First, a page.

Posted on January 21, 2014 by David Bogomolny
My plane on the runway at Ben Gurion International Airport, I’d just realized that I’d forgotten my tefilin (phylacteries) in Jerusalem.
calm down. you’ll deal with this.
think about it — lots of people in the group will have their tefilin with them…
My internal voice of reason was reassuring, but I felt discontented. Wearing somebody else’s tefilin wouldn’t be the same as wearing my own. Still, I accepted the fact – my tefilin would not be with me in Germany.
Berlin. Historic. Modern. Cultured. Alive and
I hadn’t come for this.
I felt too comfortable walking down the street, taking in the architecture, graffiti and monuments, the ubiquitous stolpersteine (stumble stones) below my feet would sooth my guilt – after all, the city herself
On Shabbat, an orthodox Jewish man explained to me that he’d moved to Berlin for the music scene. A violinist, he was building a life for himself in Germany – the lack of kosher food was no deterrent.
Every morning, I wore my roommate’s tefilin.
What a mentsch.
I’d never heard a tour guide
Or should I say every single tour guide
Speak so correctly, sensitively, with such nuance, such
Don’t they feel Anything? What are they thinking about? Only 1% of Germans resisted the Nazis. Every official tour of the Memorial to the German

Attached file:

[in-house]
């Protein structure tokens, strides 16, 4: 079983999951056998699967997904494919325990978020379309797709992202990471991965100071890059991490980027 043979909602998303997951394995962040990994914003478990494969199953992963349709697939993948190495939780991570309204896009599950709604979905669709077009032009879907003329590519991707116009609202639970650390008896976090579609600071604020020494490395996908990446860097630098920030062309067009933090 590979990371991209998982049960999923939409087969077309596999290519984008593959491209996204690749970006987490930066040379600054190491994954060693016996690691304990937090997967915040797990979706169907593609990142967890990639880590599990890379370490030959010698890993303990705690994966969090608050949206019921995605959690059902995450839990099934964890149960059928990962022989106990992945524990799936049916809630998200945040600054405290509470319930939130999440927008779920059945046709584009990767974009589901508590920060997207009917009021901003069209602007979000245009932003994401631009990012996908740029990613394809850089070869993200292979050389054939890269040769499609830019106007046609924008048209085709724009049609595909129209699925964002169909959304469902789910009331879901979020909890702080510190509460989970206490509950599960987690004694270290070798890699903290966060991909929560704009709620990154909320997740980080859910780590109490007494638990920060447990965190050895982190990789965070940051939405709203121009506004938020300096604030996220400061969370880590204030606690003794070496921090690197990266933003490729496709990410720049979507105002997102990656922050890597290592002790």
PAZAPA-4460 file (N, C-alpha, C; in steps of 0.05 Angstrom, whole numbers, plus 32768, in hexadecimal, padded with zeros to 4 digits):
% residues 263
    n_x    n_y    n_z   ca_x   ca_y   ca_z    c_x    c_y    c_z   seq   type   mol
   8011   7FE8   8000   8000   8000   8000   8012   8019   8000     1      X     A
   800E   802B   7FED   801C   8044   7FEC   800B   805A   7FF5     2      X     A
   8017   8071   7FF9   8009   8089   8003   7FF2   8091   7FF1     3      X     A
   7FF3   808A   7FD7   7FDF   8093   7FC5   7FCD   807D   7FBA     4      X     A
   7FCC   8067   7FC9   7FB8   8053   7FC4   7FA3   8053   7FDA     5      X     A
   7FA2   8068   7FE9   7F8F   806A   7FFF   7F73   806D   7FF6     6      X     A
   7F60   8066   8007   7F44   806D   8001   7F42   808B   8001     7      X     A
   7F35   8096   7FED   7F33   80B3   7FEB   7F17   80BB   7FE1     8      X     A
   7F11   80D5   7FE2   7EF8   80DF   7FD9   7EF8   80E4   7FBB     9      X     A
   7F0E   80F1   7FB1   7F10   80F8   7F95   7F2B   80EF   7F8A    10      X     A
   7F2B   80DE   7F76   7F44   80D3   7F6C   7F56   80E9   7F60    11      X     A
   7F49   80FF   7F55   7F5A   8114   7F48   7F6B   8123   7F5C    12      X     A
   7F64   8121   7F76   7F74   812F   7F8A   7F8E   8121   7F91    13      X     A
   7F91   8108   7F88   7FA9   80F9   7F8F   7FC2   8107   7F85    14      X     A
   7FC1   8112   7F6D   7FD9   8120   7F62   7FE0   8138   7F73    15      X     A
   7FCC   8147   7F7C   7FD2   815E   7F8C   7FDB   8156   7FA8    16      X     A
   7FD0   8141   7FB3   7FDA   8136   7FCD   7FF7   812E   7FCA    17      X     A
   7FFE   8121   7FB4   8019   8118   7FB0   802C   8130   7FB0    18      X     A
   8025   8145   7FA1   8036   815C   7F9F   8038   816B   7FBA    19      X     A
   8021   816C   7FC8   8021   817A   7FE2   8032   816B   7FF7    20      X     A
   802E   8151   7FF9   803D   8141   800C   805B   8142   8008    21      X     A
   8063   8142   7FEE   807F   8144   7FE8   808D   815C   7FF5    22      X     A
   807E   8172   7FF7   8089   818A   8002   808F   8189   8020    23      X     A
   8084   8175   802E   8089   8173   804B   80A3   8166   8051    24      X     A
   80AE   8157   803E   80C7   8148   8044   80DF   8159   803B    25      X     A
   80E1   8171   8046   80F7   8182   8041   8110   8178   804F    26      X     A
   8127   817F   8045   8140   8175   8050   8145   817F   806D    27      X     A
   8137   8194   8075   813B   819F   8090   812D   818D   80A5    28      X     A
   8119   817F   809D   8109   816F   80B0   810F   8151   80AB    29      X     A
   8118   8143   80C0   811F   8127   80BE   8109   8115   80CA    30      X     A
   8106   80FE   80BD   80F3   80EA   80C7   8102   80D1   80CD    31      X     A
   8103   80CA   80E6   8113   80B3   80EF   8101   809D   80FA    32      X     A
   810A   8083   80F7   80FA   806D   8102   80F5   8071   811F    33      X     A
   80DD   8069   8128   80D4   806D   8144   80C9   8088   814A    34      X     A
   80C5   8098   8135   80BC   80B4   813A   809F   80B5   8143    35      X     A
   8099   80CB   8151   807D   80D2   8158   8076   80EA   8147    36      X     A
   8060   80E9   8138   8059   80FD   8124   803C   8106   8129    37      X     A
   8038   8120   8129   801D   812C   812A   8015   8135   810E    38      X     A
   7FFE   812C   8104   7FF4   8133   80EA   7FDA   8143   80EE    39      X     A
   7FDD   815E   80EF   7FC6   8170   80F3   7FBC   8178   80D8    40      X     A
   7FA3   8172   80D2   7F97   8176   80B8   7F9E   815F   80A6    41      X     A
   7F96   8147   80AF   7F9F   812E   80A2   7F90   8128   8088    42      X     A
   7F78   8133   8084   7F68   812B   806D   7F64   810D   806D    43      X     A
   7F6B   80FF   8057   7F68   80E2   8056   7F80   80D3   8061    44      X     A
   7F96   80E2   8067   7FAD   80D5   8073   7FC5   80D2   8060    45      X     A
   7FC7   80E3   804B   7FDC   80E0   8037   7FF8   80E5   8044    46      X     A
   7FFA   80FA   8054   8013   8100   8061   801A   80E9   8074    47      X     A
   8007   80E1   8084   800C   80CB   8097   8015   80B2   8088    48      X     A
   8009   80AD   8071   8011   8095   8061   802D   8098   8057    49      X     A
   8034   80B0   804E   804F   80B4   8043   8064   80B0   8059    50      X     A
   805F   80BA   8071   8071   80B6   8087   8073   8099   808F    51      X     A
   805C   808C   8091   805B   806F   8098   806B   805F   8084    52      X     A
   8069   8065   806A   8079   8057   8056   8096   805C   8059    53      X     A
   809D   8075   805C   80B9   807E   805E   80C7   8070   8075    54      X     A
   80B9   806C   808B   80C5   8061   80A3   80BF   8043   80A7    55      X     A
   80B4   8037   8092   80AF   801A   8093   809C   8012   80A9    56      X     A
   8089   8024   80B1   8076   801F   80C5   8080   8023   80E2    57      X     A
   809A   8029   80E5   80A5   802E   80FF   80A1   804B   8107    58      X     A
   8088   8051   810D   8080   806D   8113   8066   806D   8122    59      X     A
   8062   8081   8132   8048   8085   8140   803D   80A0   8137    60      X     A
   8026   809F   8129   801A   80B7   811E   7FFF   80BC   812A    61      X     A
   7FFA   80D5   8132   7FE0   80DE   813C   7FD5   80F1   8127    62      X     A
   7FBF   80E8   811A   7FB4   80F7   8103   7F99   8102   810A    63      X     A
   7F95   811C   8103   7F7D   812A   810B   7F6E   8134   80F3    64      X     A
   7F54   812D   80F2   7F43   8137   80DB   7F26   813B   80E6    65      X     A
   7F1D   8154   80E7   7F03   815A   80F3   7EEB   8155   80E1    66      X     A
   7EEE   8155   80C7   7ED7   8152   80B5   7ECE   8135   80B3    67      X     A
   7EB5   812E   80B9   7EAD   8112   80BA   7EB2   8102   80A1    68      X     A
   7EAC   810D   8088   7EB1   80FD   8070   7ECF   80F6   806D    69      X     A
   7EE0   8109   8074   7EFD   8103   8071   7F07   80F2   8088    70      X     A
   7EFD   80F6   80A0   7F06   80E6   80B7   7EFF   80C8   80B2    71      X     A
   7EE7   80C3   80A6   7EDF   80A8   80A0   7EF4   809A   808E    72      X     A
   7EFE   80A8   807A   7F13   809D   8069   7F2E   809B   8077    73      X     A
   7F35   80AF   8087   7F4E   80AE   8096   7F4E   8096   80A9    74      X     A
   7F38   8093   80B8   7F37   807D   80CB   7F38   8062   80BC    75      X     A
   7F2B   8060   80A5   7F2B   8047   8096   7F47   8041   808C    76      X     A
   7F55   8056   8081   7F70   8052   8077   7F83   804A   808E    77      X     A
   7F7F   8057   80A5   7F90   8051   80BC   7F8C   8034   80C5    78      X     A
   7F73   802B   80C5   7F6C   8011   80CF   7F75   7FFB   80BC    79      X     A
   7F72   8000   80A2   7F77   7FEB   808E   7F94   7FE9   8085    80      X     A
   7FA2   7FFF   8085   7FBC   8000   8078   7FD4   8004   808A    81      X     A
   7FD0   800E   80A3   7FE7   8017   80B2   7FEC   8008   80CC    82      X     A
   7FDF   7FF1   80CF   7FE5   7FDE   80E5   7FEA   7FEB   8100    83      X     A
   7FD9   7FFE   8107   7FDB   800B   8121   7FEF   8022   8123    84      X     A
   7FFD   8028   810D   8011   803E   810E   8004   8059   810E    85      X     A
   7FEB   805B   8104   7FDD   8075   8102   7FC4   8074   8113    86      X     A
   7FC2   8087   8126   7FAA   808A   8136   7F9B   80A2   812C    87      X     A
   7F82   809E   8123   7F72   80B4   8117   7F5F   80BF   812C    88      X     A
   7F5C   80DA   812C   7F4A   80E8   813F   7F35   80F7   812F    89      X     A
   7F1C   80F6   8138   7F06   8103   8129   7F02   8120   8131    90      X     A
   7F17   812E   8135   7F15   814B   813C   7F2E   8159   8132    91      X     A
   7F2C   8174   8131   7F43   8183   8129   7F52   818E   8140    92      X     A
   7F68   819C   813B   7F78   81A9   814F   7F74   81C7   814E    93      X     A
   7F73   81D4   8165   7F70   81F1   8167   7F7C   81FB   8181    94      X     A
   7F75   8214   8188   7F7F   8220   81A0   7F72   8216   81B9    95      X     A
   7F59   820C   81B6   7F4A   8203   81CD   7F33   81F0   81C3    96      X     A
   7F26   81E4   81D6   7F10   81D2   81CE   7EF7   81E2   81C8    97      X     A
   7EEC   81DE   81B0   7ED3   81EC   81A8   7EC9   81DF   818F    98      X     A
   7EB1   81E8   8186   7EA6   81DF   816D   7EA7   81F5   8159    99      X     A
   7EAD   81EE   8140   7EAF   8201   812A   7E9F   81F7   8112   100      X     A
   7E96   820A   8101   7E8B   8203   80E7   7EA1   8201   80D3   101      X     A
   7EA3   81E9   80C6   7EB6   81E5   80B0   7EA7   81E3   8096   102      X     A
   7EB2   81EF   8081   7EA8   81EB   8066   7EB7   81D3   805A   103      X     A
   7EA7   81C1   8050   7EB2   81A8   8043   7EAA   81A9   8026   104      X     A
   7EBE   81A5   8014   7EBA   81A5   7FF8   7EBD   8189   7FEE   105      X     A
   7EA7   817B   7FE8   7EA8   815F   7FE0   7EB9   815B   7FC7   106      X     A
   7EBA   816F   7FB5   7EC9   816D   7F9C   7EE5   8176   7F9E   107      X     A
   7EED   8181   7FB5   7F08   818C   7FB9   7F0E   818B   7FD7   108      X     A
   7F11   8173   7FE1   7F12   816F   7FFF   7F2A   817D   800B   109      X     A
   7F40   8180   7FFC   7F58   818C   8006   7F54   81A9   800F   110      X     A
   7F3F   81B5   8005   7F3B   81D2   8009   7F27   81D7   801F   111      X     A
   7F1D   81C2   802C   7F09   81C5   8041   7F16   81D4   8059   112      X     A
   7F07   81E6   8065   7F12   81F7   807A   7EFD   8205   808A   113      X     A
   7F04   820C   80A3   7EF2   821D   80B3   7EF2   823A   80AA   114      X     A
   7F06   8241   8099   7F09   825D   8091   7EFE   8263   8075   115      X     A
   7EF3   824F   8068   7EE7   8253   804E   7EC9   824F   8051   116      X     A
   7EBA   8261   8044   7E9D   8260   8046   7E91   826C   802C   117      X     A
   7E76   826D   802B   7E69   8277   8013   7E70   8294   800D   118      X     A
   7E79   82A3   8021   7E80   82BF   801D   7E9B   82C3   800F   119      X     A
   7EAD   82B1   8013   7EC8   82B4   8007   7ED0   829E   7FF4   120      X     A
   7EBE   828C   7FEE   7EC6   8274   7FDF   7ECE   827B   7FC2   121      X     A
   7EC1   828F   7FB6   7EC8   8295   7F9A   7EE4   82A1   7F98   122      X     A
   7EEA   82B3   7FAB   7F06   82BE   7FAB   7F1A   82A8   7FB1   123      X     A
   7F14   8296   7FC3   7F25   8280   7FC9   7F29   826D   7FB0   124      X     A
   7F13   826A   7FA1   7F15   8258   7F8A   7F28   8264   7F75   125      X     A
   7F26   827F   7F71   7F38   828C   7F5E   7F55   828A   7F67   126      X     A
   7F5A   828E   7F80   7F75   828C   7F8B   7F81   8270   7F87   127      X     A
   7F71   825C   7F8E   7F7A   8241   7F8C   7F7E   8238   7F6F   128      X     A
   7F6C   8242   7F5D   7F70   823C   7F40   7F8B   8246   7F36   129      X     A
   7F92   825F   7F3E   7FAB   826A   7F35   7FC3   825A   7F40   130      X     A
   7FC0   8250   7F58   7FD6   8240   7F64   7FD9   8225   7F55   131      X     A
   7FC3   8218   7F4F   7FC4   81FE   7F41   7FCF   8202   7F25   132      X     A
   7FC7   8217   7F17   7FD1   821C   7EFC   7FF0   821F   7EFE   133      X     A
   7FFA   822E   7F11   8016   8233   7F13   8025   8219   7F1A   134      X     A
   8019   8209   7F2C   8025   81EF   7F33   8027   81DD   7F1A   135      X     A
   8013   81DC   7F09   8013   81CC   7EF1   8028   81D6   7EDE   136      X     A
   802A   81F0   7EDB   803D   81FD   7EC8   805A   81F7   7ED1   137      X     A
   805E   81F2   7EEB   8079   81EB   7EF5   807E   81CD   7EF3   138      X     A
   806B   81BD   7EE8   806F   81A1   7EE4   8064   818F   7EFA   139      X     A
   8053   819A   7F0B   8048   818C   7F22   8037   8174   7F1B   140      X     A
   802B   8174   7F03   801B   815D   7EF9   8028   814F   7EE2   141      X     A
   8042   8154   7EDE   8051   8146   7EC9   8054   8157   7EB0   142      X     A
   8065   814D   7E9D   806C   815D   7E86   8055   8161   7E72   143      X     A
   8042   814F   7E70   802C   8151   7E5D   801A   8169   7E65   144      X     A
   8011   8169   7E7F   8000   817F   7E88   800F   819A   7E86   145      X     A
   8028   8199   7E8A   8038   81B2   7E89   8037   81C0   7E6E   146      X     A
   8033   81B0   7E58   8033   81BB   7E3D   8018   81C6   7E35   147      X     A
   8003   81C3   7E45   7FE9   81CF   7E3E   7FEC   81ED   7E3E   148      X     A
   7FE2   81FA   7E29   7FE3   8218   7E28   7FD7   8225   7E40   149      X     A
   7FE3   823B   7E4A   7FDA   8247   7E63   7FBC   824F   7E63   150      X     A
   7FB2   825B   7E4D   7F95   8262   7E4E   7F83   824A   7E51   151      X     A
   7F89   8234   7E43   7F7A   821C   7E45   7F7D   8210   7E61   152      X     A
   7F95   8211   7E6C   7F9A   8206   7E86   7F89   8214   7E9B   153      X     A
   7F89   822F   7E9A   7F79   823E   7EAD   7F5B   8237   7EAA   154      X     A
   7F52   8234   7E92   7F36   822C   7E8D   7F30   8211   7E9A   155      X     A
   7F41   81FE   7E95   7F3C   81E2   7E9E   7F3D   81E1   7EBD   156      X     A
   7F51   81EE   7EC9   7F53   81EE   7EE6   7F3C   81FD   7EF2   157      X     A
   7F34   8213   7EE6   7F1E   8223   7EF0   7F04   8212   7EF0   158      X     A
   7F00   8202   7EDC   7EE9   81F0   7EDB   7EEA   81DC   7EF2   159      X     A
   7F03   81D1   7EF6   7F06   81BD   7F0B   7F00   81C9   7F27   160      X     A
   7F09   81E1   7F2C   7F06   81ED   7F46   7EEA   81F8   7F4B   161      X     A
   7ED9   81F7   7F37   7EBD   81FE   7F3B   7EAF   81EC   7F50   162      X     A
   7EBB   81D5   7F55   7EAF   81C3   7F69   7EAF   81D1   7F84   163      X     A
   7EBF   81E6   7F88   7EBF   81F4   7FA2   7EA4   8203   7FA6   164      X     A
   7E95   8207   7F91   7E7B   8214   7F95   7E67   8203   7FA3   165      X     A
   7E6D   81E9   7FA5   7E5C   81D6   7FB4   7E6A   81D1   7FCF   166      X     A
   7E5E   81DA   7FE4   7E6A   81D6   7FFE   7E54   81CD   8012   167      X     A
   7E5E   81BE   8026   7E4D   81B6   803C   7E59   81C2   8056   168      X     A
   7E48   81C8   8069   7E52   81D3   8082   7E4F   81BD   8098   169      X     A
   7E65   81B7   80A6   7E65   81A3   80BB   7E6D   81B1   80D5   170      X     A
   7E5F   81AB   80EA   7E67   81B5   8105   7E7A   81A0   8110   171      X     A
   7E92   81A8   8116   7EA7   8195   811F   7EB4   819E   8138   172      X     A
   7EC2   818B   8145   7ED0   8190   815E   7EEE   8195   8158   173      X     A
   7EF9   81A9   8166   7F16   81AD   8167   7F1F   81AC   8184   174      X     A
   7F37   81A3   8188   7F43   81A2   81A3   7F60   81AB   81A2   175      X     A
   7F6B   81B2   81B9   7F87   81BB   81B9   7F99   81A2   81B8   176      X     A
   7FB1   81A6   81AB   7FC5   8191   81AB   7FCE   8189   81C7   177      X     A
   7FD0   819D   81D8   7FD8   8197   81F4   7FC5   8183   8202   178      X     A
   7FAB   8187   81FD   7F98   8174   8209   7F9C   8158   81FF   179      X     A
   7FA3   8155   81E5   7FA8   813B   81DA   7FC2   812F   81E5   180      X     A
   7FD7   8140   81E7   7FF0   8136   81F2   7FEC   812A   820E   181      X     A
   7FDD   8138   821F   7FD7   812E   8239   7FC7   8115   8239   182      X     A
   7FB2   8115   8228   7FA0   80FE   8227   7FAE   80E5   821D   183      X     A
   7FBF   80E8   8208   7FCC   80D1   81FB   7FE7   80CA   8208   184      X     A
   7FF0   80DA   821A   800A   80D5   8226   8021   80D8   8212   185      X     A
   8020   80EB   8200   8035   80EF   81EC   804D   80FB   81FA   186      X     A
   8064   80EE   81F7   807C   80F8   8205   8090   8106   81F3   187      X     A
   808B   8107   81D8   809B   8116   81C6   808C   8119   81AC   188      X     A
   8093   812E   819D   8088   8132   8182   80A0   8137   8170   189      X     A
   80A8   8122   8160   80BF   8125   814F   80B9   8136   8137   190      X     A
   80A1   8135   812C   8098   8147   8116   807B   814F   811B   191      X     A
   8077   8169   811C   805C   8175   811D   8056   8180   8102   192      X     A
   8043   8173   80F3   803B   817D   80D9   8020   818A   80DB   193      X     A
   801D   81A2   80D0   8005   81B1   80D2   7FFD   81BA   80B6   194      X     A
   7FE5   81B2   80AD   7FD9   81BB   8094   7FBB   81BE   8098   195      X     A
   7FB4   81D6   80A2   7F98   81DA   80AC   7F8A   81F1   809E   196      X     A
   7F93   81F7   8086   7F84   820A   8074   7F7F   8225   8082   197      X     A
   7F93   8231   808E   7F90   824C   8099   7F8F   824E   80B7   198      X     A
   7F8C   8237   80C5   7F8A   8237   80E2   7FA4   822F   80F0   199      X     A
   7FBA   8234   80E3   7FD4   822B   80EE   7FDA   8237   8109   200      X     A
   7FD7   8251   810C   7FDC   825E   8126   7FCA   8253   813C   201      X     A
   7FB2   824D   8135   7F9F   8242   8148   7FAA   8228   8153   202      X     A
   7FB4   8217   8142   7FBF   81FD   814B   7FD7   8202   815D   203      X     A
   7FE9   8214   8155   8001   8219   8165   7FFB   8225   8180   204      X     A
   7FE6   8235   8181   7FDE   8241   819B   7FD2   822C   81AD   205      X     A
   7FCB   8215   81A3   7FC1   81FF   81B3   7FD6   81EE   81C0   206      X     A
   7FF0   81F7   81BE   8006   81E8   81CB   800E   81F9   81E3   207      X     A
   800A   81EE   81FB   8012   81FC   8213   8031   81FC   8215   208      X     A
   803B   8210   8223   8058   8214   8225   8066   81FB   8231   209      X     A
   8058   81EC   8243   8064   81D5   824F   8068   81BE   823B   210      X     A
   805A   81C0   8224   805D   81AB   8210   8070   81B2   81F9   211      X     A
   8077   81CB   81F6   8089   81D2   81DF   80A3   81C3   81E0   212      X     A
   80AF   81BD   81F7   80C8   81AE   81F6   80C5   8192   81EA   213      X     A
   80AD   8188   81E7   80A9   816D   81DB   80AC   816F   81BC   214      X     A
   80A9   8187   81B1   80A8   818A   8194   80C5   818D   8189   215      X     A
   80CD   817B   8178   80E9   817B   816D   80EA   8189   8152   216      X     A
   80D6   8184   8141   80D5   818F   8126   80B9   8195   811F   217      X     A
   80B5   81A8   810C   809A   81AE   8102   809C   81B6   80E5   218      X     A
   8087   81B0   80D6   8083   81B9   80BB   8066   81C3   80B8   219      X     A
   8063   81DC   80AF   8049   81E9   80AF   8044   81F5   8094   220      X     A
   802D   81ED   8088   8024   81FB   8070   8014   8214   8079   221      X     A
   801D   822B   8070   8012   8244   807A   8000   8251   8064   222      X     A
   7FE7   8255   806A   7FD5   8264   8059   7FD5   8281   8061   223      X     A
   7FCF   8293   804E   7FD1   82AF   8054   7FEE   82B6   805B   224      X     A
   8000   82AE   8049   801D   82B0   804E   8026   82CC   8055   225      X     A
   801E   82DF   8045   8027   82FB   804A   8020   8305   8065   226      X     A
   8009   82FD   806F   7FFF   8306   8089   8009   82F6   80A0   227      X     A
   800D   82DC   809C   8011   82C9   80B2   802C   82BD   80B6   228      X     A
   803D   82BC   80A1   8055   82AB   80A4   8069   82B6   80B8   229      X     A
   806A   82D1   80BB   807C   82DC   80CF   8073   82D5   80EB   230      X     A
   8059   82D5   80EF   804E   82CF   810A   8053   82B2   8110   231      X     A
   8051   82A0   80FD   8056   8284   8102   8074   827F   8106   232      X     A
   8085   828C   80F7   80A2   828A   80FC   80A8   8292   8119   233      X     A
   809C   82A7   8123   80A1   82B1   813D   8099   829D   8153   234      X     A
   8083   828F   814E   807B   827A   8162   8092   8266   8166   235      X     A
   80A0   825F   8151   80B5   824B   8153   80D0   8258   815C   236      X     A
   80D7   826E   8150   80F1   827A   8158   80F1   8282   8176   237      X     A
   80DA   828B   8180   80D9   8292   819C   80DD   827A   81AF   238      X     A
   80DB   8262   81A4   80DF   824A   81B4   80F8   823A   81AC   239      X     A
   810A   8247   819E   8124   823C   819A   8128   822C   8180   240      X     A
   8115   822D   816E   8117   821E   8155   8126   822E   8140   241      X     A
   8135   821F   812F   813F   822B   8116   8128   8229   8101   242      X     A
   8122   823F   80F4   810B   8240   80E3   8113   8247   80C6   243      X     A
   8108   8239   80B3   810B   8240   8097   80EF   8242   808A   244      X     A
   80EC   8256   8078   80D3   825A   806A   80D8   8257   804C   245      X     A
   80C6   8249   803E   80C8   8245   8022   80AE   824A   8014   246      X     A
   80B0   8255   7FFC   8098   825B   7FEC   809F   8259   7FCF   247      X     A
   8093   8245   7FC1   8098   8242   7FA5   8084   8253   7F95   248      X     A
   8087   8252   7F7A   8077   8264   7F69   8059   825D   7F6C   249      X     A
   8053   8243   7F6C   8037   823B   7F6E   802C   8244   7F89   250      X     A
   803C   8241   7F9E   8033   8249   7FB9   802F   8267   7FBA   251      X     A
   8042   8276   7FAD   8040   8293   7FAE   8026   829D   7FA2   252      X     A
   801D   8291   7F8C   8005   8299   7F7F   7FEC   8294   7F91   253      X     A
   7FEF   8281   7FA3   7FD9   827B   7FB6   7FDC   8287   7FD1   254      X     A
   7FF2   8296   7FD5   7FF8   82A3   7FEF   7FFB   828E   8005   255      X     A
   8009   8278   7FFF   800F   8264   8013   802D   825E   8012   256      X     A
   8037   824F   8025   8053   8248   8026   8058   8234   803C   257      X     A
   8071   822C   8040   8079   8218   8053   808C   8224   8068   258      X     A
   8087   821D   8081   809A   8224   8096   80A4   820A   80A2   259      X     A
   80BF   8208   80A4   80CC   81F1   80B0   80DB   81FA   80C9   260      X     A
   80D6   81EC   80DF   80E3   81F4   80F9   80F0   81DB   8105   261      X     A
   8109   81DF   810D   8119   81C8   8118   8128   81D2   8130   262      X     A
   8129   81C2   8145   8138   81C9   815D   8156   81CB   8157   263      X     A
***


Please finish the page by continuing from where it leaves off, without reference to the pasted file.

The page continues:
Resistance begins so.
Once, I traveled to Poland to visit the death camps, but apparently I’d flown into Berlin (without my tefilin) to visit the Germans… and I liked them. This didn’t surprise me – I was only surprised by
I liked them.
My arm tefilin are tied in the Sfard style,
My roommate’s tefilin Ashkenaz
So I’d wear his arm phylactery upside down on my bicep in the mornings in order to wrap his tefilin in the way most
familiar to me.
I’m proud of being Jewish. of being Israeli. being American. The meaning of my last name.
Our German guides weren’t proud of being German – they’d never considered this before we pushed them for an answer. We’re just people, they said.
Just people who lead groups of Jewish visitors around their home country – to camps, museums, cemeteries, memorials, churches and synagogues, community centers and academic institutions. Just people who happen to be very familiar with German Jewish history and culture.
And I’m just a guy who wears tefilin.